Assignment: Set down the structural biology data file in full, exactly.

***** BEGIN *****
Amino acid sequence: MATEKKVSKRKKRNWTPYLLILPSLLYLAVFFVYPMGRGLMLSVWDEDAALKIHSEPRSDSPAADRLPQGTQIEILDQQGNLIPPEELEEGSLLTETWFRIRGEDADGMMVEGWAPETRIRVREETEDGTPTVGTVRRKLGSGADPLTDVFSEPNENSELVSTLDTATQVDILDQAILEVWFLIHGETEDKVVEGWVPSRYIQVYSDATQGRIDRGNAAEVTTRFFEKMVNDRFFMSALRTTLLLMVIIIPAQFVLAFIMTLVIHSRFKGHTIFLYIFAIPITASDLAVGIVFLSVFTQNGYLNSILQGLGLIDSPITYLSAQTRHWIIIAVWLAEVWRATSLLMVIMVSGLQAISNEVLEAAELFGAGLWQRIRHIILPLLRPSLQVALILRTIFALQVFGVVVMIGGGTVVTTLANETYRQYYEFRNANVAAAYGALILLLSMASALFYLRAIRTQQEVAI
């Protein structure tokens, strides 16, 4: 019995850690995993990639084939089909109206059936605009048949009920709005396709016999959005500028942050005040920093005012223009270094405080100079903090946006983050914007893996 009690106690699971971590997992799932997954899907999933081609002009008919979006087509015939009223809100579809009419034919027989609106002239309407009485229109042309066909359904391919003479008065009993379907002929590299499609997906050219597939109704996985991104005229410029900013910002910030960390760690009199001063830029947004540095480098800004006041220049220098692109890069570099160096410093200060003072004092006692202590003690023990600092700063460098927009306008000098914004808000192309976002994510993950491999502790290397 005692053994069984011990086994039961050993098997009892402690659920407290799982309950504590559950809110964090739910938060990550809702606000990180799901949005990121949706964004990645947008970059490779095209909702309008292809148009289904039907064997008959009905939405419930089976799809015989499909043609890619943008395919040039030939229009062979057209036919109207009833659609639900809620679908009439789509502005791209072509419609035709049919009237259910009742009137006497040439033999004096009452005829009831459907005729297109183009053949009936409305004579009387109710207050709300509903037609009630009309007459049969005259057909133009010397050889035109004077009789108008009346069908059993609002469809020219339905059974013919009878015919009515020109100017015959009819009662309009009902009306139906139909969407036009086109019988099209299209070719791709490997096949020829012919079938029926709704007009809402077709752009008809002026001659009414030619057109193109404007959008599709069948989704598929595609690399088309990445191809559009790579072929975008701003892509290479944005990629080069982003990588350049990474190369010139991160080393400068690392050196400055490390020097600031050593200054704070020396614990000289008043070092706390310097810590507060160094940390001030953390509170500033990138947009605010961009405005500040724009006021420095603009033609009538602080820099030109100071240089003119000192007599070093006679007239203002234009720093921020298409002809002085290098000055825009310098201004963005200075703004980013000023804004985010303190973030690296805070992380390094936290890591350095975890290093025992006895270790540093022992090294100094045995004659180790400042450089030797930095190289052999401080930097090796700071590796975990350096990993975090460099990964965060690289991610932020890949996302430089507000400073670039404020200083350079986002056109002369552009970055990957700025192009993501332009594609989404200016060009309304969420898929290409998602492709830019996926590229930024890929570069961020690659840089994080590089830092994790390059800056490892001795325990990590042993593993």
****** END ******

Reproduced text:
Amino acid sequence: MATEKKVSKRKKRNWTPYLLILPSLLYLAVFFVYPMGRGLMLSVWDEDAALKIHSEPRSDSPAADRLPQGTQIEILDQQGNLIPPEELEEGSLLTETWFRIRGEDADGMMVEGWAPETRIRVREETEDGTPTVGTVRRKLGSGADPLTDVFSEPNENSELVSTLDTATQVDILDQAILEVWFLIHGETEDKVVEGWVPSRYIQVYSDATQGRIDRGNAAEVTTRFFEKMVNDRFFMSALRTTLLLMVIIIPAQFVLAFIMTLVIHSRFKGHTIFLYIFAIPITASDLAVGIVFLSVFTQNGYLNSILQGLGLIDSPITYLSAQTRHWIIIAVWLAEVWRATSLLMVIMVSGLQAISNEVLEAAELFGAGLWQRIRHIILPLLRPSLQVALILRTIFALQVFGVVVMIGGGTVVTTLANETYRQYYEFRNANVAAAYGALILLLSMASALFYLRAIRTQQEVAI
């Protein structure tokens, strides 16, 4: 019995850690995993990639084939089909109206059936605009048949009920709005396709016999959005500028942050005040920093005012223009270094405080100079903090946006983050914007893996 009690106690699971971590997992799932997954899907999933081609002009008919979006087509015939009223809100579809009419034919027989609106002239309407009485229109042309066909359904391919003479008065009993379907002929590299499609997906050219597939109704996985991104005229410029900013910002910030960390760690009199001063830029947004540095480098800004006041220049220098692109890069570099160096410093200060003072004092006692202590003690023990600092700063460098927009306008000098914004808000192309976002994510993950491999502790290397 005692053994069984011990086994039961050993098997009892402690659920407290799982309950504590559950809110964090739910938060990550809702606000990180799901949005990121949706964004990645947008970059490779095209909702309008292809148009289904039907064997008959009905939405419930089976799809015989499909043609890619943008395919040039030939229009062979057209036919109207009833659609639900809620679908009439789509502005791209072509419609035709049919009237259910009742009137006497040439033999004096009452005829009831459907005729297109183009053949009936409305004579009387109710207050709300509903037609009630009309007459049969005259057909133009010397050889035109004077009789108008009346069908059993609002469809020219339905059974013919009878015919009515020109100017015959009819009662309009009902009306139906139909969407036009086109019988099209299209070719791709490997096949020829012919079938029926709704007009809402077709752009008809002026001659009414030619057109193109404007959008599709069948989704598929595609690399088309990445191809559009790579072929975008701003892509290479944005990629080069982003990588350049990474190369010139991160080393400068690392050196400055490390020097600031050593200054704070020396614990000289008043070092706390310097810590507060160094940390001030953390509170500033990138947009605010961009405005500040724009006021420095603009033609009538602080820099030109100071240089003119000192007599070093006679007239203002234009720093921020298409002809002085290098000055825009310098201004963005200075703004980013000023804004985010303190973030690296805070992380390094936290890591350095975890290093025992006895270790540093022992090294100094045995004659180790400042450089030797930095190289052999401080930097090796700071590796975990350096990993975090460099990964965060690289991610932020890949996302430089507000400073670039404020200083350079986002056109002369552009970055990957700025192009993501332009594609989404200016060009309304969420898929290409998602492709830019996926590229930024890929570069961020690659840089994080590089830092994790390059800056490892001795325990990590042993593993």